Antigua and Barbuda advances climate-resilient agriculture with GCCA project and AquaCrop

Antigua and Barbuda advances climate-resilient agriculture with GCCA project and AquaCrop

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St John’s, Antigua and Barbuda: Ministry of Agriculture, Fisheries and Barbuda Affairs of Antigua and Barbuda has shared a glimpse of the Global Climate Change Alliance (GCCA) Project on irrigation management, pest and disease monitoring and forecasting component – phase 3.

Day 1

The GCCA Project held a two-day workshop which spanned from July 20 to 21, 2023 had two components which were theoretical and were held at the extension division and a practical session held at Dunbars Experimental Station.

Overall objective

“To support the climate compatible development of the CARIFORUM countries to combat the negative impacts of climate change, while simultaneously exploring opportunities presented.”

Purpose

• To strengthen the resilience in the agricultural and water sectors via increased capacity to better utilize the information generated via the observation and monitoring network in decision-making.

Results

Results to be achieved by the Caribbean Institute for Meteorology and Hydrology (CIMH)

Result 4: Regional capacities to implement sector-based (agriculture and water) climate change adoption strategies improved via increased access to and uptake of weather and climate-related products and services derived from the region’s monitoring network.

Introductions and an overview were done by Maud Vere Bradford. The project is being coordinated through the office of the Director of Agriculture, Gregory Bailey, with the Senior Research Officer, Maud Vere Bradford being the focal point, mainly supported by the Statistics Unit, Plant Protection Unit, the Agricultural Extension Division and Brent Georges, the Ministry’s Project Coordinator.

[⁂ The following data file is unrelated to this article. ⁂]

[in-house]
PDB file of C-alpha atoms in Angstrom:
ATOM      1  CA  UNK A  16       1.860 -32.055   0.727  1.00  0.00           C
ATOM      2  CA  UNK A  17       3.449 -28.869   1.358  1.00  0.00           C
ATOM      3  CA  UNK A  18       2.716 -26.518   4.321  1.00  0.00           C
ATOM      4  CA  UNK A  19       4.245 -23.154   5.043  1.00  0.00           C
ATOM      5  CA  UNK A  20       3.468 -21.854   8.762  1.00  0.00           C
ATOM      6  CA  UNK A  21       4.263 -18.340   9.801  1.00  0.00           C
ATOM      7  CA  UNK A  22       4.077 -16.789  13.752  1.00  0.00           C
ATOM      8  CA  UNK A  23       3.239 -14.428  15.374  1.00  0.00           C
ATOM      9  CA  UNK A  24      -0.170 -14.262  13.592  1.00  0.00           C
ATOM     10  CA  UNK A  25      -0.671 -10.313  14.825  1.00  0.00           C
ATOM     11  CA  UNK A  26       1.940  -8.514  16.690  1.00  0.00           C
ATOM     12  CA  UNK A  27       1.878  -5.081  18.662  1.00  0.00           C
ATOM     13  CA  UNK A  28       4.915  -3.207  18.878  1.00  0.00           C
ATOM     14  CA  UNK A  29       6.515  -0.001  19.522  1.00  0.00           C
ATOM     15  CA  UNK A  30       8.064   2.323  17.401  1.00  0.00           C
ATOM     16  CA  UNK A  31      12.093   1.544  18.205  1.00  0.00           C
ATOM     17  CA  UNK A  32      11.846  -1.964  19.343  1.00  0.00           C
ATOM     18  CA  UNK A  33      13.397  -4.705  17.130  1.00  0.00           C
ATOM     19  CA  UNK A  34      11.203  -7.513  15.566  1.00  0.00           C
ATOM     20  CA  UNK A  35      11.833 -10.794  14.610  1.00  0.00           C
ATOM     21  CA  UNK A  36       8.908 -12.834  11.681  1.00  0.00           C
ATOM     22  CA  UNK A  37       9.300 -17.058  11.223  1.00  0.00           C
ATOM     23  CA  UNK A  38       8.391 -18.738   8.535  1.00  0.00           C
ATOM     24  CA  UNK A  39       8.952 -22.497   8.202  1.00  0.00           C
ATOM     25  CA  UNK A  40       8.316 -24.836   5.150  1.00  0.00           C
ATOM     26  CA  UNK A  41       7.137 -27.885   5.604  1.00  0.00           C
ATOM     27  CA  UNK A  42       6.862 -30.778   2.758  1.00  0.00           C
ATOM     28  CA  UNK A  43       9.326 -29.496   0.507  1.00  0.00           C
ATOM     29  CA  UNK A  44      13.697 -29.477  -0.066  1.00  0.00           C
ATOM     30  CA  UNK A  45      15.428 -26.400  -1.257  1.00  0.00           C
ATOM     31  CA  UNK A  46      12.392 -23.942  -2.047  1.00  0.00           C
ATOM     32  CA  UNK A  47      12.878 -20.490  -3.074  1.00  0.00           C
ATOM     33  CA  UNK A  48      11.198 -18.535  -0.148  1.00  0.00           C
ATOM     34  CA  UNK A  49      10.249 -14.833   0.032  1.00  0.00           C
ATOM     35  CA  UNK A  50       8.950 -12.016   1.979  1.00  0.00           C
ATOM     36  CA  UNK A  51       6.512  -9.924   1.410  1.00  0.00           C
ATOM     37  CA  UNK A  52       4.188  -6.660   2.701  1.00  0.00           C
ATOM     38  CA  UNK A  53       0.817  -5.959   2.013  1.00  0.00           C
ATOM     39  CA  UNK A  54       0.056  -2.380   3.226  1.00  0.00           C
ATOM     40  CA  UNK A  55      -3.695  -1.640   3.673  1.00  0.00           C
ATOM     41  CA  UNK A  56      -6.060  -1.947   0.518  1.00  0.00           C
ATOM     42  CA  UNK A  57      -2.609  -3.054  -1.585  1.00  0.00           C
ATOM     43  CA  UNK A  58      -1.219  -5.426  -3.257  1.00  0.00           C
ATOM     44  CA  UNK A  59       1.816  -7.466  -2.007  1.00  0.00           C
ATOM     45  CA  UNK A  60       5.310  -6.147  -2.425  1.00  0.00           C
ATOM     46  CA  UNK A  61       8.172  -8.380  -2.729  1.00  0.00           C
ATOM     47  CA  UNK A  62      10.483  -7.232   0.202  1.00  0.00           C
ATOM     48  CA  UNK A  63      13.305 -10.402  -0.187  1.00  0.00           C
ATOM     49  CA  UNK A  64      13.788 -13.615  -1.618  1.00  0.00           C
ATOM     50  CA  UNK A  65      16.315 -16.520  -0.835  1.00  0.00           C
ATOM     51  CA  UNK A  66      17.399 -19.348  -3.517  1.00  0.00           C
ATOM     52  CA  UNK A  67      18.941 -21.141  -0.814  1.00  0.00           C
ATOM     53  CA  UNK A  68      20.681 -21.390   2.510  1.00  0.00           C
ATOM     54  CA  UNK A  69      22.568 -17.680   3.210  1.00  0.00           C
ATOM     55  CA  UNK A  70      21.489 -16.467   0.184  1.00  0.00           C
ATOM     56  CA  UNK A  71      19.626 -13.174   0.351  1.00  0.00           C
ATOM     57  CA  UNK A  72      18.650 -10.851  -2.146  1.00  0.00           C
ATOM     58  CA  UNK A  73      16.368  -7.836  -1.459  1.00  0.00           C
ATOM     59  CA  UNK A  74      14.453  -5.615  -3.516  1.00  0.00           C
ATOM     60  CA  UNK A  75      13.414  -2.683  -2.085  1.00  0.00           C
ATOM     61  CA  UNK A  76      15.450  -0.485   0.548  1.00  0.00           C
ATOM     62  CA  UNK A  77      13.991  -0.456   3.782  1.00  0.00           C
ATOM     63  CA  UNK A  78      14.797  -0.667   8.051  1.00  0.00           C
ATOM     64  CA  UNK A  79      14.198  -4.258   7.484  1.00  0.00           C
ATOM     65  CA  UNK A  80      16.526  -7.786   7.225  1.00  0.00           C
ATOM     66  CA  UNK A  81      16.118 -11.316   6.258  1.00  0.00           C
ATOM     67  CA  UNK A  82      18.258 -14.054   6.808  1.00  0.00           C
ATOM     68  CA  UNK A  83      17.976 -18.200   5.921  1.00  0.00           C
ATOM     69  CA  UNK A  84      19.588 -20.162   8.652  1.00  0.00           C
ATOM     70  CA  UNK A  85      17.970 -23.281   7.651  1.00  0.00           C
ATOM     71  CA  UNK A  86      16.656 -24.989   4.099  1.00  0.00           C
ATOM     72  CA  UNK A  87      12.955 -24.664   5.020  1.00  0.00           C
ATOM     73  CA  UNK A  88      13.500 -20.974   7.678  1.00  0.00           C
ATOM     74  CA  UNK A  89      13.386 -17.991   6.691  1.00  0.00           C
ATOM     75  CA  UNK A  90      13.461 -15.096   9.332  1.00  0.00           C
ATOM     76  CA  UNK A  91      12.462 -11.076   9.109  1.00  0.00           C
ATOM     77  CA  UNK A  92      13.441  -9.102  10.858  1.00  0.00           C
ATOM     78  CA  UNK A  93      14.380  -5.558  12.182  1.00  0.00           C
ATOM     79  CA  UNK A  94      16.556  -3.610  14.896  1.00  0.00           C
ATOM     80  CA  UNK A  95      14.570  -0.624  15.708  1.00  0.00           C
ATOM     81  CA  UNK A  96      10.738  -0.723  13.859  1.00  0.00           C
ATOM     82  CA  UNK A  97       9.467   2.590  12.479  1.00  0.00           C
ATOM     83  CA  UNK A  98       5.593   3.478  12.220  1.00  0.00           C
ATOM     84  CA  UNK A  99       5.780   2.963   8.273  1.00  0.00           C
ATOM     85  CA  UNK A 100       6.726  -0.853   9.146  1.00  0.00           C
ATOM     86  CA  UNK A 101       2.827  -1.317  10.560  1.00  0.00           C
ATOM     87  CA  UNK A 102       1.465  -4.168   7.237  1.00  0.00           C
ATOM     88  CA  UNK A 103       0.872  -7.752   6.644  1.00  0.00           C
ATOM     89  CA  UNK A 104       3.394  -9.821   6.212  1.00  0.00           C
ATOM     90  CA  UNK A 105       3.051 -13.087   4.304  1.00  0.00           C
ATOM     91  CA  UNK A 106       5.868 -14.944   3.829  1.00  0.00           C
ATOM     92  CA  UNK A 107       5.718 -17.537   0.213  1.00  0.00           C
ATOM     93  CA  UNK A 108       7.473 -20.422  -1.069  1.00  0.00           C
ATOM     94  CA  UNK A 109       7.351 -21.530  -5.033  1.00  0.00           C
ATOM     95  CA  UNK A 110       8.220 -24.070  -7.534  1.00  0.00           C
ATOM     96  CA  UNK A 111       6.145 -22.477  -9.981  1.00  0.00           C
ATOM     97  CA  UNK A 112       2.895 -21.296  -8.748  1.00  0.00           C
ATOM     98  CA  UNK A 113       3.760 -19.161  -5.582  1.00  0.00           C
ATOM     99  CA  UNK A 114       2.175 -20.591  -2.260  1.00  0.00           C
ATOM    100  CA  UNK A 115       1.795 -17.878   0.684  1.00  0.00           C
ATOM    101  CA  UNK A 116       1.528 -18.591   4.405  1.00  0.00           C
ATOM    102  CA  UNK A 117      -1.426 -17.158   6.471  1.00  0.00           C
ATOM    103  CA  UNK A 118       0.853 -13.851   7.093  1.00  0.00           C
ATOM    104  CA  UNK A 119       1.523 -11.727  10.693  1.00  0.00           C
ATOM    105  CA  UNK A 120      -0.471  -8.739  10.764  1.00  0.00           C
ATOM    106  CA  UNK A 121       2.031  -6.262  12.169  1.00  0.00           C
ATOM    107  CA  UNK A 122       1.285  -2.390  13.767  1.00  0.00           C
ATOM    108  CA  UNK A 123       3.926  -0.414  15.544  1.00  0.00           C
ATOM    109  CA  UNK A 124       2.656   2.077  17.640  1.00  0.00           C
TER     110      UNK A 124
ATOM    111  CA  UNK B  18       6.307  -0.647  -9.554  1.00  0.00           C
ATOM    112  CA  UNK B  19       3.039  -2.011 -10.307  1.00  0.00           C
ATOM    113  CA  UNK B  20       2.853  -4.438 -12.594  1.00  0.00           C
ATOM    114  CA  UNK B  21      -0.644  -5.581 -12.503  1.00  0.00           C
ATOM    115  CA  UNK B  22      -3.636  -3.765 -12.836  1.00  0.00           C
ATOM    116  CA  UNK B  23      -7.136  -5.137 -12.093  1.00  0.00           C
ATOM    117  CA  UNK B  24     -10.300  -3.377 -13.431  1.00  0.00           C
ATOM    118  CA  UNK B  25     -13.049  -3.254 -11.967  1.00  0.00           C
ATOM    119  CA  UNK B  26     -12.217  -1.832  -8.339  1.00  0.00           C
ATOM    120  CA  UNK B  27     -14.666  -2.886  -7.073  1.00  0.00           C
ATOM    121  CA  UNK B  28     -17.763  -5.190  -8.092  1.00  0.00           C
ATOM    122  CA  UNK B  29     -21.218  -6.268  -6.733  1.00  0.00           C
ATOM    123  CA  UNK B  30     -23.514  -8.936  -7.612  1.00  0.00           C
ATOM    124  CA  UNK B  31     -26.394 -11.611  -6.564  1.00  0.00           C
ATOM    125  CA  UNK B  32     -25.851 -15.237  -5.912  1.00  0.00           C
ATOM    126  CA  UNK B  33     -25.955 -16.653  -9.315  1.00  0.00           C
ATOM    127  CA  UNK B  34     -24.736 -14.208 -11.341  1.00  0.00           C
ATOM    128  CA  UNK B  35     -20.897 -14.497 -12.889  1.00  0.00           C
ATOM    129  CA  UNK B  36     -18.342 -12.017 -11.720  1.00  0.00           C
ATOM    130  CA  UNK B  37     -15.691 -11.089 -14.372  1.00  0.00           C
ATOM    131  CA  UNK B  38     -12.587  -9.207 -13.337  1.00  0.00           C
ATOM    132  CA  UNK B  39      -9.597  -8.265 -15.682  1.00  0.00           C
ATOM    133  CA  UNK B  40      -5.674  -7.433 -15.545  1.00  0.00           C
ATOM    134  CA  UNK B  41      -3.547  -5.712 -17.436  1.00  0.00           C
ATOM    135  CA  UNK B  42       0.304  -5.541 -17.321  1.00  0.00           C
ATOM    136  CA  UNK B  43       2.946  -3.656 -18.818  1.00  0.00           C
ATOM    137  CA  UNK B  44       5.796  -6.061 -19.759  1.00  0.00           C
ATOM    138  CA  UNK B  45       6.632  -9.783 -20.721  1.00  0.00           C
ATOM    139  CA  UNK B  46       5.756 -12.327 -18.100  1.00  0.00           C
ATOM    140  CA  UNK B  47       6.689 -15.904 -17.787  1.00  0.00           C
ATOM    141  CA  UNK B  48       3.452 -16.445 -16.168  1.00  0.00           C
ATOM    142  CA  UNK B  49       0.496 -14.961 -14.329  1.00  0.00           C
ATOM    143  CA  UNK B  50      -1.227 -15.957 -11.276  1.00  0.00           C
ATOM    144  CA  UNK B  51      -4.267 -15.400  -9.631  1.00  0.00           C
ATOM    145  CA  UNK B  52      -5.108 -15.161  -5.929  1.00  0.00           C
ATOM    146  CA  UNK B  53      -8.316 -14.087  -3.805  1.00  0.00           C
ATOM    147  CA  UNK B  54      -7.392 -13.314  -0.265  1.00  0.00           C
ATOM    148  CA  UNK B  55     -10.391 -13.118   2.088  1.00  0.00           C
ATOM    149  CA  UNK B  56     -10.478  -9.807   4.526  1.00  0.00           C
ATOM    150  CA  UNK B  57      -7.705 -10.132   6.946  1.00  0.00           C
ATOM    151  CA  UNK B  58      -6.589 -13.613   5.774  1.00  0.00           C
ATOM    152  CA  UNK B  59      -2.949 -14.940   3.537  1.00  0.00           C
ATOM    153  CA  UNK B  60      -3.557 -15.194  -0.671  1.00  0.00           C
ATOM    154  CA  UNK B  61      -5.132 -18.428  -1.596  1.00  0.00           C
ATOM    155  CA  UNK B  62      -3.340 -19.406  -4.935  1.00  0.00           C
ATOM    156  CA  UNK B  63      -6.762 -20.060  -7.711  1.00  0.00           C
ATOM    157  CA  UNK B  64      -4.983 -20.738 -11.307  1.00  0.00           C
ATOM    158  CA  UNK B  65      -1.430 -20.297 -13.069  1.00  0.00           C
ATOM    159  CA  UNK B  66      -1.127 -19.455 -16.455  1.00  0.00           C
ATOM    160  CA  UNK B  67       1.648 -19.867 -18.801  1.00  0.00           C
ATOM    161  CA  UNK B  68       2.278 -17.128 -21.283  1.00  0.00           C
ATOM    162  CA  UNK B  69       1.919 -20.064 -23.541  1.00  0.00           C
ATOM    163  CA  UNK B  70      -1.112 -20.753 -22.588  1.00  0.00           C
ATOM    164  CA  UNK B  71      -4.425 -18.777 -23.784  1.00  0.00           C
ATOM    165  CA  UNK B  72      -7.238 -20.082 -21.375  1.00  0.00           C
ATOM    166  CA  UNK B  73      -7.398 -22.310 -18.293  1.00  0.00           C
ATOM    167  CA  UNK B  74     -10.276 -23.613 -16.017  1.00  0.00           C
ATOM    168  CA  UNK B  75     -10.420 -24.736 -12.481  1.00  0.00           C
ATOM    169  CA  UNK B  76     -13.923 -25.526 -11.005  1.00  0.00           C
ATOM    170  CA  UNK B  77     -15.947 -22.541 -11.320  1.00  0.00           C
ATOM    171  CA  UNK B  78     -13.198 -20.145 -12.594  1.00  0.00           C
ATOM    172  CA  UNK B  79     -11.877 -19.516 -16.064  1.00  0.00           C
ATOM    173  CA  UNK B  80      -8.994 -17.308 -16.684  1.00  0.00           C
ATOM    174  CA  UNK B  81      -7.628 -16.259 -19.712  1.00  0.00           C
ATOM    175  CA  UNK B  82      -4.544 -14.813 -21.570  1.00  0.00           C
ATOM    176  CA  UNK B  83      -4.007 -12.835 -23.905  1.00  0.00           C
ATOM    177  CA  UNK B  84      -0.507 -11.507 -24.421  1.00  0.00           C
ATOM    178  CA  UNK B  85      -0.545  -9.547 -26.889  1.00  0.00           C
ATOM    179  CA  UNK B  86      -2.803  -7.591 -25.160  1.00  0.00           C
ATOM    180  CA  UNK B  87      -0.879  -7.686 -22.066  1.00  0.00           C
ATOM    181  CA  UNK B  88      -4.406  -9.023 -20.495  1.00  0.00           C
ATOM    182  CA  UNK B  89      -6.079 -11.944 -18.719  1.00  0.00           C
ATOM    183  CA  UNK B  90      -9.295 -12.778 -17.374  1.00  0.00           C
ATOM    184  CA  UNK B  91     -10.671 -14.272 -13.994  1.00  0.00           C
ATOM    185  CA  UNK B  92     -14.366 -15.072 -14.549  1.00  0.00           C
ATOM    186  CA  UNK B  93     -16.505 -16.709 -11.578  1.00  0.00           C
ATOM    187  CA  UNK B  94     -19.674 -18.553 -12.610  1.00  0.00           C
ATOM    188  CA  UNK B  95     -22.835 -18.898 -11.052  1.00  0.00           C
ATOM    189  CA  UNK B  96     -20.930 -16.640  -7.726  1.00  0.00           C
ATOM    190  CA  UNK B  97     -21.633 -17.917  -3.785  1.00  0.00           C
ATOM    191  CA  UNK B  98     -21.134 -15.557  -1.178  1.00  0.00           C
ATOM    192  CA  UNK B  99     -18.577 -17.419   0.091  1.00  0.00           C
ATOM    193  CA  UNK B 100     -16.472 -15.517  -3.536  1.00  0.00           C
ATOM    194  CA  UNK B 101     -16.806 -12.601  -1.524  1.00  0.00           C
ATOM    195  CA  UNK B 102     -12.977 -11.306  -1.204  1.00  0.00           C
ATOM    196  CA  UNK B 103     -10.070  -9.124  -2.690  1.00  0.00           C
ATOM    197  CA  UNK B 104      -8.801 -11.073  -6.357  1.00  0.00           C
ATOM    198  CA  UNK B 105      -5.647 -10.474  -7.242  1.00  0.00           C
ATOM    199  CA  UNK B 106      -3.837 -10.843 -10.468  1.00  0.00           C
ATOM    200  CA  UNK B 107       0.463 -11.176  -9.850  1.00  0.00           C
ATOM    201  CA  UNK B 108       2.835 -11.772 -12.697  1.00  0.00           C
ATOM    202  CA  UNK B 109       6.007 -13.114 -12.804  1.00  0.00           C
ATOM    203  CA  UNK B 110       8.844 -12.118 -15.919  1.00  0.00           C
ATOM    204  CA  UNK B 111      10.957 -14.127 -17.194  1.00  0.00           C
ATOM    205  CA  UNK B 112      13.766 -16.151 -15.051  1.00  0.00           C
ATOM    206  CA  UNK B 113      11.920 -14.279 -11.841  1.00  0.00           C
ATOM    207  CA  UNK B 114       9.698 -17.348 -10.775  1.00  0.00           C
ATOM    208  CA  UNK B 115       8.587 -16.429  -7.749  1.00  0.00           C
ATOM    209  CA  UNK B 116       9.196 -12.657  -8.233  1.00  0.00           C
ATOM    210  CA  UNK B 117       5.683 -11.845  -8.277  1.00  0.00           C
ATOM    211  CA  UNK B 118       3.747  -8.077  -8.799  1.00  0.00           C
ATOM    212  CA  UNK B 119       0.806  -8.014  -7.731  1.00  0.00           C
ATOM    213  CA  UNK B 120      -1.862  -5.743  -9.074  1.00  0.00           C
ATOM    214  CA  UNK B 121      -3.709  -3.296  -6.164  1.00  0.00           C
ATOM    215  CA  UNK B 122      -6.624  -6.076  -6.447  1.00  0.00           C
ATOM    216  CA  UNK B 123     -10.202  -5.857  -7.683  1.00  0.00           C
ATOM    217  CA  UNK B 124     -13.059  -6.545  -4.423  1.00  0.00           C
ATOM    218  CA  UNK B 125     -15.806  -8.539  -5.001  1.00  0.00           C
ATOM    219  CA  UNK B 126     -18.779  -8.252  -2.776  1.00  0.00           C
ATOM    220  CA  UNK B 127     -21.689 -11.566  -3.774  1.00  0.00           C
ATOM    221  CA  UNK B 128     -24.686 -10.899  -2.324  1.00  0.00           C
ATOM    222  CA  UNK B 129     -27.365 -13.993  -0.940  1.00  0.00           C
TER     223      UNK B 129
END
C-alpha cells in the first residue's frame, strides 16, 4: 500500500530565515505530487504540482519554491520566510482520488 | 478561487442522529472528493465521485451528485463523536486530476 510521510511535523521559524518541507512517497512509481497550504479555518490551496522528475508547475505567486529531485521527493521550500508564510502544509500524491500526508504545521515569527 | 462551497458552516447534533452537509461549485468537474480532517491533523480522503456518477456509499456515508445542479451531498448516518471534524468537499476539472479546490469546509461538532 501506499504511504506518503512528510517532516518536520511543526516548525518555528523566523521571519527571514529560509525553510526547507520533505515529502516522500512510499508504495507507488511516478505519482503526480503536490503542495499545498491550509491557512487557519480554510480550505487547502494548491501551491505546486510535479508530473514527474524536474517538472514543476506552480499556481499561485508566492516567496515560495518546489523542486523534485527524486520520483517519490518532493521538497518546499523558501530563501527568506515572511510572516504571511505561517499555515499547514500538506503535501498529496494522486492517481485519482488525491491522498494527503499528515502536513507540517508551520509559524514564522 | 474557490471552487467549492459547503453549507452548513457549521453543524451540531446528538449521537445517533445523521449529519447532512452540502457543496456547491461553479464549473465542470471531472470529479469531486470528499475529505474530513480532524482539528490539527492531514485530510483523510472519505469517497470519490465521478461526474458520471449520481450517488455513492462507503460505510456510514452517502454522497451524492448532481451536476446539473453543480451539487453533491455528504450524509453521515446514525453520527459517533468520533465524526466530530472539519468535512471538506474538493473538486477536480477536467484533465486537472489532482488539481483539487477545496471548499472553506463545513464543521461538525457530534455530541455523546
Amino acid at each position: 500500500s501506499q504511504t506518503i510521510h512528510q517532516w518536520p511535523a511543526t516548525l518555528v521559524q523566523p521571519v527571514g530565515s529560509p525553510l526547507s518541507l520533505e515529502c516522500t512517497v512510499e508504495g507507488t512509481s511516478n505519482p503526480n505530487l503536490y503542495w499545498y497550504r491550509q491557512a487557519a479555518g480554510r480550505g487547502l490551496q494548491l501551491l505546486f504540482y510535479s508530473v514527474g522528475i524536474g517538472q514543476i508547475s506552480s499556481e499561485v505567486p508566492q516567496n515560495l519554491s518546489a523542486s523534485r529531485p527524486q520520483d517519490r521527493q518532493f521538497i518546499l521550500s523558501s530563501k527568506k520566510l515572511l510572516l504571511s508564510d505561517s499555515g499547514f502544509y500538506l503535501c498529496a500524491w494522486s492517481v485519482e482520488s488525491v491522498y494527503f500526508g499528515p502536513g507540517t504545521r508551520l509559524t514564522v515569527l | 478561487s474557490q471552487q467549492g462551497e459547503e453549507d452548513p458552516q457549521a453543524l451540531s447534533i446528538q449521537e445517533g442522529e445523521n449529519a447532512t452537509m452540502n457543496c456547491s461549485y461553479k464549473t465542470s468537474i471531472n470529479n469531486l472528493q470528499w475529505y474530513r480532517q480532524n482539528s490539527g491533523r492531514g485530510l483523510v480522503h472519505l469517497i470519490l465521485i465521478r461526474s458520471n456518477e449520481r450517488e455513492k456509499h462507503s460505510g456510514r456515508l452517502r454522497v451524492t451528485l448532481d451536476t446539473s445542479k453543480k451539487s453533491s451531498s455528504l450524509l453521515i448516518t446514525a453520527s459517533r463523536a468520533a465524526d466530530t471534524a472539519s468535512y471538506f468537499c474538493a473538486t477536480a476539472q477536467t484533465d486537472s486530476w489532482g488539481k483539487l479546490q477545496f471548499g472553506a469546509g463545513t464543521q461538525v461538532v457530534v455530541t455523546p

Brief remarks were delivered by Dale Destin, Director of Metrological Services. In his remarks, Destin gave a synopsis of the project’s origin, logistics, and involvement of his agency regarding the vital roles it plays as a stakeholder.

A presentation of agrometeorological whitefly and mildew models was delivered by Giulia Pastacaldi from the University of Florence, Italy. According to Pastacaldi, 20 – 40% of the global potential crop production annually is lost to weeds, pests and diseases. These diseases are caused by any of the two hundred and fifty viruses discovered; thankfully, these viruses only attack plants and not humans.

Present at the workshop also were representatives from the Antigua Metrological Services, Antigua Public Utilities Authority, CARDI, IICA, technicians and field workers of the Ministry of Agriculture.

Day 2

The first session was an introduction to an electronic programme called AquaCrop. Pastacaldi explained the programme and how it can be used to generate data pertaining to water retention, water quality and conduct other assessments on soil moisture. Those present participated in an Aqua crop assimilation.

AquaCrop

AquaCrop is a crop growth model developed by the Land and Water Division of the Food and Agriculture Organization to address food security and assess the effect of environment and management on crop production. AquaCrop simulates yield response to water of herbaceous crops and is particularly suited to address conditions where water is a key limiting factor in crop production. An optimum balance between simplicity, accuracy and robustness was pursued when designing the model. To be widely applicable AquaCrop uses only a relatively small number of explicit parameters and mostly intuitive input variables requiring simple methods for their determination. On the other hand, the calculation procedures are grounded on basic and often complex biophysical processes to guarantee an accurate simulation of the response of the crop in the plant-soil system.

Currently ongoing are two field trials to investigate the impact of different irrigation regimes on crop yields and incidences of pests and diseases during the wet and dry seasons on stations: Greencastle Agricultural and Dunbars Experimental Stations. The crops under study are butternut and tomato, with six treatments of study. At the Dunbars Experimental Station, one of the experimental sites, Pastacaldi and Stoute demonstrated to participants how the assessments should be done and further training for the MOA and other staff will be continued under the supervision of Bradford and Brent Georges.